A picture of the sportsfield at Black Rocks taken later last year. Photo Luis Feliu
Development of a sportsfield on the edge of the Tweed coast’s urban sprawl south of Pottsville could impact on the area’s dwindling koala population and its relocation should be considered, Tweed Shire Council has been told.
The sportsfield, yet to be formally used, is in an isolated area next to the new Black Rocks housing estate, surrounded by environmentally sensitive wetland and paperbark forest. The area is a known koala habitat and wildlife corridor.
Council planners have earmarked the preparation of a master plan for the sportsfield, which will also include tennis courts and associated facilities, to accommodate Pottsville’s growing population.
But concerns have been raised that the plan conflicts with state legislation for koala habitat protection and non-compliance with the area’s koala plan of management.
The issue of Tweed coast’s dwindling koala population, last estimated to number around 140, has escalated as a major concern for experts and the local community as development makes big inroads into their habitat and corridor areas.
The federal government also recently strengthened the protection status of koalas in light of fears that many coastal populations along the eastern seaboard are likely to be extinct in a few years as a result of urban sprawl.
Greens Cr Katie Milne is set to move at next week’s Council meeting for Council to look at the potential of preserving the proposed Blacks Rocks sportsfield for koala habitat and environmental purposes.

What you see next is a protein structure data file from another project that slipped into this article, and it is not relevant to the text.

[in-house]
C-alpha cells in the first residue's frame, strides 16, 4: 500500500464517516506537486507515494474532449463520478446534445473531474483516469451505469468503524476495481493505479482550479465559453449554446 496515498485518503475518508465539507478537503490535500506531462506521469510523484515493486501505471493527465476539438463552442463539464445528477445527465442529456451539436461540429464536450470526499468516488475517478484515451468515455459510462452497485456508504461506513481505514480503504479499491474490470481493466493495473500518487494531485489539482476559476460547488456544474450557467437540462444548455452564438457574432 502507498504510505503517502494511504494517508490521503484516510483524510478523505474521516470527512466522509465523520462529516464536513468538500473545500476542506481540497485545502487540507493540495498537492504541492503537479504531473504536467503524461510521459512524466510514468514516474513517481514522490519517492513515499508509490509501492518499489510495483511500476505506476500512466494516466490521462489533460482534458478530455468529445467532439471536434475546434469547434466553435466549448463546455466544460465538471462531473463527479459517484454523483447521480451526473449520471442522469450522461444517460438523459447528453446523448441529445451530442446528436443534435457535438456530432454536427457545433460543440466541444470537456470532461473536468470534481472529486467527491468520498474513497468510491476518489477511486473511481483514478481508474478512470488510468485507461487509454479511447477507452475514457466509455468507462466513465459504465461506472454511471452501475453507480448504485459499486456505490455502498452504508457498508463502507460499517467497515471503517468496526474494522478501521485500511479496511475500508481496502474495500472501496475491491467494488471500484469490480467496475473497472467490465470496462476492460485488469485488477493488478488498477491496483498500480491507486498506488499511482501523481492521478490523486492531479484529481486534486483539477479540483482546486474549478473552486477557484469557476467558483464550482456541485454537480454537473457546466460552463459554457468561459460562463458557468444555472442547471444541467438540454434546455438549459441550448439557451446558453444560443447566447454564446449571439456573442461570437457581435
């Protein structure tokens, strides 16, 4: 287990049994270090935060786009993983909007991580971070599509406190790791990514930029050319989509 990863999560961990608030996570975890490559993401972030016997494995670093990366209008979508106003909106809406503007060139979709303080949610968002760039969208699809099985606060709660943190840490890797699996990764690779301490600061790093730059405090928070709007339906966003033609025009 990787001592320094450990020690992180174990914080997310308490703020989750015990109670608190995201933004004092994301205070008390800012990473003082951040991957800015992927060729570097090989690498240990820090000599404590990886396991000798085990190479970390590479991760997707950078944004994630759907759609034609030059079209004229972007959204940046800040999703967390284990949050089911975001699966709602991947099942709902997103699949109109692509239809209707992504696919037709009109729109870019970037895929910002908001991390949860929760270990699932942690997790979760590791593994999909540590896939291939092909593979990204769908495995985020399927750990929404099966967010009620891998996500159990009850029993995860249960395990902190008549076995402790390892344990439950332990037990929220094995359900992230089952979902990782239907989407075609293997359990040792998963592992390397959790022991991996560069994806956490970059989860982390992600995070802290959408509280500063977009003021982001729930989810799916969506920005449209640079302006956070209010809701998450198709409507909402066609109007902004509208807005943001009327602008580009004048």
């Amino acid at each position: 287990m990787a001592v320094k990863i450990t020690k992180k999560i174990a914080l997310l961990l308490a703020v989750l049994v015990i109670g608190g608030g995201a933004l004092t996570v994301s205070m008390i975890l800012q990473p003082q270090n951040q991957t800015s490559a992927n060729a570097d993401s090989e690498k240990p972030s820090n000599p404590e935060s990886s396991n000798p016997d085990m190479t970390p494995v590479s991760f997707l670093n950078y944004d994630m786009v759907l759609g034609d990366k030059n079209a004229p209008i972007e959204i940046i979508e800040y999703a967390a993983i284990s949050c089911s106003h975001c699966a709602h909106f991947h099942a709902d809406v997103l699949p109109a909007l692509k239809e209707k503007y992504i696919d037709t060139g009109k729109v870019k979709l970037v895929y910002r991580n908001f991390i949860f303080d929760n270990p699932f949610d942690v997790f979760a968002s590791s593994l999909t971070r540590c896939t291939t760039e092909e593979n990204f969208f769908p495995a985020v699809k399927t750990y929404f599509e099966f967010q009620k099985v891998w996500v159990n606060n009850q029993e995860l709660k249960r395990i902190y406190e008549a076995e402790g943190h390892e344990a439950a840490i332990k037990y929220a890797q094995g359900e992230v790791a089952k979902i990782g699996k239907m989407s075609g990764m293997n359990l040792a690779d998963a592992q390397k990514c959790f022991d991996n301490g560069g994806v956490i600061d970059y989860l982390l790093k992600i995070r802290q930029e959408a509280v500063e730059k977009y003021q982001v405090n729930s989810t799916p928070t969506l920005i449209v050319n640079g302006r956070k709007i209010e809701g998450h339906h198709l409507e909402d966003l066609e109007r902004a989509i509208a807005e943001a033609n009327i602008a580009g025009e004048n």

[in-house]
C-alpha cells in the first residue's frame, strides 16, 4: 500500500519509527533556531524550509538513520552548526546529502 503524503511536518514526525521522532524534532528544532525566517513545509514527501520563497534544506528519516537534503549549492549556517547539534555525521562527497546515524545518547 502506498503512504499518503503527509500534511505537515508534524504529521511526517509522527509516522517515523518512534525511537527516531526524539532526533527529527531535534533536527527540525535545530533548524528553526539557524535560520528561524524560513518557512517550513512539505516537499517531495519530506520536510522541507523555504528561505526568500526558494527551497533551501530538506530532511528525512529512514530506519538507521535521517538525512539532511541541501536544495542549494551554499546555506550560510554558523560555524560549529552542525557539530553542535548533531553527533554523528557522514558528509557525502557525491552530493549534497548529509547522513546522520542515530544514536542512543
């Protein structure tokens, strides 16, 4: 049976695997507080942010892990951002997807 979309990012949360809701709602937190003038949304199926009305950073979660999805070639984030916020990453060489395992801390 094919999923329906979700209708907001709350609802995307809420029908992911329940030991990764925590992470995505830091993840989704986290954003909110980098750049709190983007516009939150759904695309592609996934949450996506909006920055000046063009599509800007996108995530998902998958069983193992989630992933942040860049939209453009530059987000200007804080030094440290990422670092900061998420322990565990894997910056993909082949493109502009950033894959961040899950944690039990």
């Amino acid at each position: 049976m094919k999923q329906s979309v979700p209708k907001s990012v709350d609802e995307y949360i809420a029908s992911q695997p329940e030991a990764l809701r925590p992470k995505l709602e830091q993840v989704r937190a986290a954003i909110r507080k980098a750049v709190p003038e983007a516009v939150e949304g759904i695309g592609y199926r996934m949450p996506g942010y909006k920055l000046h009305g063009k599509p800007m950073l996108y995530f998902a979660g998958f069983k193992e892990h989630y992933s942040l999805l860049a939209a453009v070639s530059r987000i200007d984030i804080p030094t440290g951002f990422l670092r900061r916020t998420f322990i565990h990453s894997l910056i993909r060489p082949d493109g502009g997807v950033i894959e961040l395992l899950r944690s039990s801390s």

And the council’s koala advisory group’s (KAG) recent meeting heard how the sportsfield is unsuitable for further intensification and that any such facilities should instead be provided as part of future proposed urban development at Dunloe Park or west Pottsville.
Cr Milne’s notice of motion asks that a report be prepared detailing sporting needs and current levels of sporting use in the Pottsville area, as well as reviewing the need in light of any reduced population forecasts.
She also asks that options be looked at for relocating or rationalising the sportsfield into other less environmentally sensitive areas, or for it to be used for less intensive sporting uses ‘including, but not limited to, eliminating the night tennis component and other activities that could impact on the environmental buffer areas’.
Her notice also calls for advice on future maintenance costs and bushfire concerns at the isolated location.
Black Rocks estate resident Dave Norris recently wrote to Council expressing concern about the impacts on koalas and other species from the proposed construction of the tennis courts and associated development of the sportsfield.
Council ecologist and KAG member Dr Mark Kingston responded that concerns on the building of the tennis courts had also been raised within Council, but that a decision on where to build them was yet to be made by Council.
In response to Mr Norris’s concerns over non-compliance of the development with the Black Rocks koala plan of management, Dr Kingston said Council had acknowledged a number of deficiencies in the plan’s implementation, which it was seeking to address ‘through the approvals process and at an operational level’.
Dr Kingston said Council also had prohibited all dogs from the sportsfield, provided appropriate signage, initiated ranger patrols and installed lockable gates to prevent out-of-hours access.
In concerns raised about conflicts with state koala protection policy, Dr Kingston said while there were major environmental constraints at the Black Rocks sportsfield, there were also ‘significant issues for koalas at both Dunloe Park and West Pottsville, particularly with respect to improving connectivity’.
‘As a consequence it is likely that strategic planning in these areas will need to accommodate koala management issues under the forthcoming Tweed Coast Koala Plan of Management,’ he said.